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What to know if your car could be repossessed by the lender

August 26, 2012|By Scott J. Wilson, Los Angeles Times
  • Banks are getting more aggressive about repossessing the car on the first default, an attorney says.
Banks are getting more aggressive about repossessing the car on the first… (John Moore, Getty Images )

If you fall behind on the loan payments for your car, the lender may send a repossession company to get the vehicle back. Some things to know:

•Don't expect a break. If your loan contract does not stipulate a grace period, the car can be repossessed without warning after you miss a payment. "What we are finding recently is that banks are much more aggressive about picking up the car on the first default," said Nancy Barron, a San Francisco consumer-rights attorney.

•Even if you're current on your payments, a car can be repossessed for failing to meet other terms of your loan contract, such as not buying insurance for the vehicle.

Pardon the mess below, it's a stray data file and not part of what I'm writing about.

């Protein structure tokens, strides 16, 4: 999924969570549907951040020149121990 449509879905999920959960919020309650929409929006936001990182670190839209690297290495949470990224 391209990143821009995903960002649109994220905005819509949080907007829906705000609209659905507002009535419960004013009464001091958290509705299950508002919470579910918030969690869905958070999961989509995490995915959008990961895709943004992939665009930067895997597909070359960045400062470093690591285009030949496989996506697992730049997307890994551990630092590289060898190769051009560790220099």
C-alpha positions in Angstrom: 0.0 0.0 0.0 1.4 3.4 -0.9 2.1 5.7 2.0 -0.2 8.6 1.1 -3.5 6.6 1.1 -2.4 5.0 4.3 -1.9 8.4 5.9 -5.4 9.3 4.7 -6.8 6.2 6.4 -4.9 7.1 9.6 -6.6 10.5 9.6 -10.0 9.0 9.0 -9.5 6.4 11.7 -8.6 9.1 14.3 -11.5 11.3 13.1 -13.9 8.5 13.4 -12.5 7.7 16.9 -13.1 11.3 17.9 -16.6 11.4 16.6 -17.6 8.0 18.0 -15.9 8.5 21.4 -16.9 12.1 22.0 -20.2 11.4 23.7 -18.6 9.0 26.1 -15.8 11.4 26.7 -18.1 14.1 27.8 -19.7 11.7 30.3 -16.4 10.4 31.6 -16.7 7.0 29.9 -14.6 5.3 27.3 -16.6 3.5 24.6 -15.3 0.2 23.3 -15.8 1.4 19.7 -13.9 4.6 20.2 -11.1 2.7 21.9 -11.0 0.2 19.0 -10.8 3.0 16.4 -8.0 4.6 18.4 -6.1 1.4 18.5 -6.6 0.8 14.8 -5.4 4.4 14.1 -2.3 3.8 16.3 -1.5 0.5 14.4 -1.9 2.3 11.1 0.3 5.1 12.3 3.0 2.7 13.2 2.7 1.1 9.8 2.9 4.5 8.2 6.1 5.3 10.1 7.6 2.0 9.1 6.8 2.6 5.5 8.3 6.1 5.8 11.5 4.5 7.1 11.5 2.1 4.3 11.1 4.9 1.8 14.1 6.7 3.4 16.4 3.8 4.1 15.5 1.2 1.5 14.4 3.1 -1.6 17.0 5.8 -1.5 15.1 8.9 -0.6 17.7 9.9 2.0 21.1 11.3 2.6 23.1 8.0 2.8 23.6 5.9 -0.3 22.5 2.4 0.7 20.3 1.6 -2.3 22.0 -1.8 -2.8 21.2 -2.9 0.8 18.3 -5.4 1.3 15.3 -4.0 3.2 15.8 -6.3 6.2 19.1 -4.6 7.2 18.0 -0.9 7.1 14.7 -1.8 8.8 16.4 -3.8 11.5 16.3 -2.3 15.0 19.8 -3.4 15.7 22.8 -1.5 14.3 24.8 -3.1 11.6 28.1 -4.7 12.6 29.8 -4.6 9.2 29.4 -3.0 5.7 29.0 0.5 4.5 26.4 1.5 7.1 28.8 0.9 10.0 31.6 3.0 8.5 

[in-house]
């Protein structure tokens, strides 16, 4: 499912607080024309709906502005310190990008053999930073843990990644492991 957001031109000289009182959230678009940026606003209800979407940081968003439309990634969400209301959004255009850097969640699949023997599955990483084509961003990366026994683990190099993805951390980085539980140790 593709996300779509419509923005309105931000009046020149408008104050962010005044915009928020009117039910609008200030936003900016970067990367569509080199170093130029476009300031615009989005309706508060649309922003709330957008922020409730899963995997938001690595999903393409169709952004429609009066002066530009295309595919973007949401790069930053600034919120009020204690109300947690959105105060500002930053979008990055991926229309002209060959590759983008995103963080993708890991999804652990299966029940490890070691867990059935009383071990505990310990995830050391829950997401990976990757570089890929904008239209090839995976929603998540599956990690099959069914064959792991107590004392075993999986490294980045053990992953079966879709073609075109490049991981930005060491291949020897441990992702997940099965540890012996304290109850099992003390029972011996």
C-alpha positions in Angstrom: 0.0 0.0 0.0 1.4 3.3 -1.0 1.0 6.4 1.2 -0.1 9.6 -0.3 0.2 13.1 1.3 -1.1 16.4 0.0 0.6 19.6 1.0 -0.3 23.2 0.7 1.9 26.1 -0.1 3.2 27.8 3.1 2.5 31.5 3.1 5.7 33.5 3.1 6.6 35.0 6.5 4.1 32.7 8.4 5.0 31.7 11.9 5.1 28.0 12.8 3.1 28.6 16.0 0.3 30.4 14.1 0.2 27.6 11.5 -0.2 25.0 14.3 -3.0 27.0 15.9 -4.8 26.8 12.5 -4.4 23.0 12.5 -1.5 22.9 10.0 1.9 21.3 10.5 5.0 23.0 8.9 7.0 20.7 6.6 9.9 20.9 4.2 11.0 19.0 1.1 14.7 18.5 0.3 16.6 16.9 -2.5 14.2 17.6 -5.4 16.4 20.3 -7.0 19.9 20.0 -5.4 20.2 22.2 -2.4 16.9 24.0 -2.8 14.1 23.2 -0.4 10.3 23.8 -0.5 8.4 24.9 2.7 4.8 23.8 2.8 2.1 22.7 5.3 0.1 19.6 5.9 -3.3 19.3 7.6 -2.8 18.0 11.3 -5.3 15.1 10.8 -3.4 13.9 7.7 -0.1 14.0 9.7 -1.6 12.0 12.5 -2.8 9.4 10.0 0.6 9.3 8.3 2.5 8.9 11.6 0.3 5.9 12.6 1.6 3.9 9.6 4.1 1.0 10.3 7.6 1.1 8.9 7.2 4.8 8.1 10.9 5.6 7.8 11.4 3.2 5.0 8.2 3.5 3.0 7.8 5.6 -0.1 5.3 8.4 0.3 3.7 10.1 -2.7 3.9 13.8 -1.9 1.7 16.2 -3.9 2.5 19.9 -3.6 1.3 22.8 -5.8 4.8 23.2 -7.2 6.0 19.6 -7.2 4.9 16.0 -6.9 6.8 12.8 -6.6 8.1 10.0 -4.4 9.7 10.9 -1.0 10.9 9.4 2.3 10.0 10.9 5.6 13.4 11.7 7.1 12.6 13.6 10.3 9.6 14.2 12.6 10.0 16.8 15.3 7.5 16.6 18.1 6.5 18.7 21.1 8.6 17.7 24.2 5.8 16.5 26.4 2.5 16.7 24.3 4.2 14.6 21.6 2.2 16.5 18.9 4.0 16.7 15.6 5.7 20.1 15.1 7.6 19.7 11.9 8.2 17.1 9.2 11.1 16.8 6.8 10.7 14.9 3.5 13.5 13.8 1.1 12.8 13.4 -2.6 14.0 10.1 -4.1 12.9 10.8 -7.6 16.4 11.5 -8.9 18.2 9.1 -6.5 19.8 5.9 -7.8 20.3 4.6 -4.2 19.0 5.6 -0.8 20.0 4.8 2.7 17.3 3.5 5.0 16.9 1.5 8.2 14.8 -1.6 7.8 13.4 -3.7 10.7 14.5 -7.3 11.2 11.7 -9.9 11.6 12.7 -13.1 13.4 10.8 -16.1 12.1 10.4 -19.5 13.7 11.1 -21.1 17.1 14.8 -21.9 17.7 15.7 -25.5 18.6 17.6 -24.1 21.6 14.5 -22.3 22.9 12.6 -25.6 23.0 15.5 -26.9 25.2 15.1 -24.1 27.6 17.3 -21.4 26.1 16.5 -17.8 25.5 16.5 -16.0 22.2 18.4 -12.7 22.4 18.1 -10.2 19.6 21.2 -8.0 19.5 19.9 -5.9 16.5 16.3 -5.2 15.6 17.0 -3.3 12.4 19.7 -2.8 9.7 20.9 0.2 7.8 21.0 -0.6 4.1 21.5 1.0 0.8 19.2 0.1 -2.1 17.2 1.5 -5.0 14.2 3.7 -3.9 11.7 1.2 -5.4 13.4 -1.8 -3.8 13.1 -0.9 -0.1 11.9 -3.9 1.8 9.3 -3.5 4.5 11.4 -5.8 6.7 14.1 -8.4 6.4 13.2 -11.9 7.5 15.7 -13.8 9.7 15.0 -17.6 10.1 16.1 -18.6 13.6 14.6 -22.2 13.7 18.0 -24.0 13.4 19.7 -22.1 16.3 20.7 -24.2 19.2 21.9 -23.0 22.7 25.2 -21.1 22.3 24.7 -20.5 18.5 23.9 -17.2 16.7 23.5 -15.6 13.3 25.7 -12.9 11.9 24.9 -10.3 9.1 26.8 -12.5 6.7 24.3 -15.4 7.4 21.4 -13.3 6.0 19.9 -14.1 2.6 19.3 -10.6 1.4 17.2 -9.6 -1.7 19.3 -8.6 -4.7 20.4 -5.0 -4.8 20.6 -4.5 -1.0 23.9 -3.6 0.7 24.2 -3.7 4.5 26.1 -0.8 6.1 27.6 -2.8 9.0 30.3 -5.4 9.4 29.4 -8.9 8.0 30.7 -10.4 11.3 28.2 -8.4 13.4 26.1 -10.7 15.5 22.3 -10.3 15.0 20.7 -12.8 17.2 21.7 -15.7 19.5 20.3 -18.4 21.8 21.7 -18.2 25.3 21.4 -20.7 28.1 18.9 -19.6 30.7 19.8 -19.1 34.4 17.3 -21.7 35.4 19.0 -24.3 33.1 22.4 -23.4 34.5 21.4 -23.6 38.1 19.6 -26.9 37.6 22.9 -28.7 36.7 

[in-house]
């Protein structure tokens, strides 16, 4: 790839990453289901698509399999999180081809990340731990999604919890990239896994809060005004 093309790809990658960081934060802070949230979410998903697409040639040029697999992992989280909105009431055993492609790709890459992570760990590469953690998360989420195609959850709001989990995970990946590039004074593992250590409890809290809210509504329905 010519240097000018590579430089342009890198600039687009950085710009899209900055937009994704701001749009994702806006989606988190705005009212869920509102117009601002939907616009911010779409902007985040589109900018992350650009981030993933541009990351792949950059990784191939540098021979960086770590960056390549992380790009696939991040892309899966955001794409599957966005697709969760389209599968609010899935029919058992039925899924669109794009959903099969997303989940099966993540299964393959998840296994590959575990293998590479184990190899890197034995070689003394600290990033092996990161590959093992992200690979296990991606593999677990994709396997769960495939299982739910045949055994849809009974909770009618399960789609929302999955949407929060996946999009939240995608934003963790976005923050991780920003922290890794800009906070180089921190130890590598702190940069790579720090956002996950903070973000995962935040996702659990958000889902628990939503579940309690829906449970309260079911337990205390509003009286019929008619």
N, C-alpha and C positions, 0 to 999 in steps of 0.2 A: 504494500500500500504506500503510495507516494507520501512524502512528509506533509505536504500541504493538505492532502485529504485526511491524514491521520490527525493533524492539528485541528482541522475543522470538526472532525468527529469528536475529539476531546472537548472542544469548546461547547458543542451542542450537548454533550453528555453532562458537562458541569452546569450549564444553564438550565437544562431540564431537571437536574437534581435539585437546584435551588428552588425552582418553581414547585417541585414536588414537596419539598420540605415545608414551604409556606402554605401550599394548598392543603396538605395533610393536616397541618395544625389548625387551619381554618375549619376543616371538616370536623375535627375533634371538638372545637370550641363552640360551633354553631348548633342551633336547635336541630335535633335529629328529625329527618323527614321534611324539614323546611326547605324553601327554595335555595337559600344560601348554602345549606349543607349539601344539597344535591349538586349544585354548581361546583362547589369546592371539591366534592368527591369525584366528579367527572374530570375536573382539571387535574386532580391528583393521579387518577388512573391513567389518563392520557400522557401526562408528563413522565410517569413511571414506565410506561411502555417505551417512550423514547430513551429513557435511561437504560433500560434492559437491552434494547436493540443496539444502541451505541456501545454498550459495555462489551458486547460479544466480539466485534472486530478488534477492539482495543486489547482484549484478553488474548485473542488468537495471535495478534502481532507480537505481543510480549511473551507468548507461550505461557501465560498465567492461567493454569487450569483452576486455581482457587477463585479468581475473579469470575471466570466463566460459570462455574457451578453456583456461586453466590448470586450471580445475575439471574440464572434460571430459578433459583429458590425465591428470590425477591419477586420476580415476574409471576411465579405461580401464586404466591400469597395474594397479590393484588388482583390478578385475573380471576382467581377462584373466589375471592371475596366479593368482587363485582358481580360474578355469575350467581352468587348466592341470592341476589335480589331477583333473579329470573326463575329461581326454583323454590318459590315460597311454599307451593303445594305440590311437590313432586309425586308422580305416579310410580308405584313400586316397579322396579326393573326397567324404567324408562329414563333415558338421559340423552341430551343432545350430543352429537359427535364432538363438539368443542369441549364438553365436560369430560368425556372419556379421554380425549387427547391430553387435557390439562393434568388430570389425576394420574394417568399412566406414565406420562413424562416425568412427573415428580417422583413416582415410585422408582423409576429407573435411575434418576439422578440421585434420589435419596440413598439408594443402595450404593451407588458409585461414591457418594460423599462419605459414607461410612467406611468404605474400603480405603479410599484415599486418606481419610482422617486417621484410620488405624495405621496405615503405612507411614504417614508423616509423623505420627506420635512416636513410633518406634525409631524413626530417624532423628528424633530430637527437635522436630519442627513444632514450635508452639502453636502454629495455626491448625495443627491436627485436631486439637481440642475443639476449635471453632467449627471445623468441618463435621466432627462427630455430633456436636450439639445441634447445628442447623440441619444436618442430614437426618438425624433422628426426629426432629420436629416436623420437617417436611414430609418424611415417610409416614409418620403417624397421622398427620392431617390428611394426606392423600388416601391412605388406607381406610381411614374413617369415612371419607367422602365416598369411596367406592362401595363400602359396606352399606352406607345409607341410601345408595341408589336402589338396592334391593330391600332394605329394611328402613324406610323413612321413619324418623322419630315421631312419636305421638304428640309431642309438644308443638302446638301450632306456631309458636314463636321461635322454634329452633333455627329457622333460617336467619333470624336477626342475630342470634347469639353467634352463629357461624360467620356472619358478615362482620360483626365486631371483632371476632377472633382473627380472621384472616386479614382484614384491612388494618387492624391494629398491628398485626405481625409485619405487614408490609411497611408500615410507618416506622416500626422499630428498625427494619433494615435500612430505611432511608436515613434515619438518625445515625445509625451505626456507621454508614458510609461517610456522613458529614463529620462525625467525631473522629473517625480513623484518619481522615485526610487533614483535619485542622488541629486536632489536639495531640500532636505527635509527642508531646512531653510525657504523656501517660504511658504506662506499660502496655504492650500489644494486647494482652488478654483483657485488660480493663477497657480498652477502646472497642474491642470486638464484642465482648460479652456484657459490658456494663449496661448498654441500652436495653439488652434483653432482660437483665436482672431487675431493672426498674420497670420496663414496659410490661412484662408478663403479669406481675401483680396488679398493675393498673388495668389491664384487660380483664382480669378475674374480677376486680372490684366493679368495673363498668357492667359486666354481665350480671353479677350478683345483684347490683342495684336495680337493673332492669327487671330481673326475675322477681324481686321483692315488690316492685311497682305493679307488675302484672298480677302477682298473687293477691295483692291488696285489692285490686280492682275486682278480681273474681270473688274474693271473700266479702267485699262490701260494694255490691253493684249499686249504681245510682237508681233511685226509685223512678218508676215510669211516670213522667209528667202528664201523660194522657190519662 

•Repossession agents must be registered with the state's Bureau of Security and Investigative Services. If you're there when the repo guy/gal shows up, ask to see his/her BSIS identification card, and write down the license or registration number. You can verify the license at or by calling (800) 952-5210.

•Repossession agents can go onto private property to get a vehicle, but it's illegal for them to enter a private building, such as a garage or a locked area, without the property owner's permission. That doesn't mean you should try to hide the car — it's illegal to "remove, conceal or dispose of" a vehicle if your intent is to keep it from the legal owner, according to the California Department of Consumer Affairs.

•If you think there's any chance that your vehicle could be repossessed, remove all your personal belongings from it. The repossession agency can charge you a hefty storage fee to get those items back, the California Department of Consumer Affairs says.

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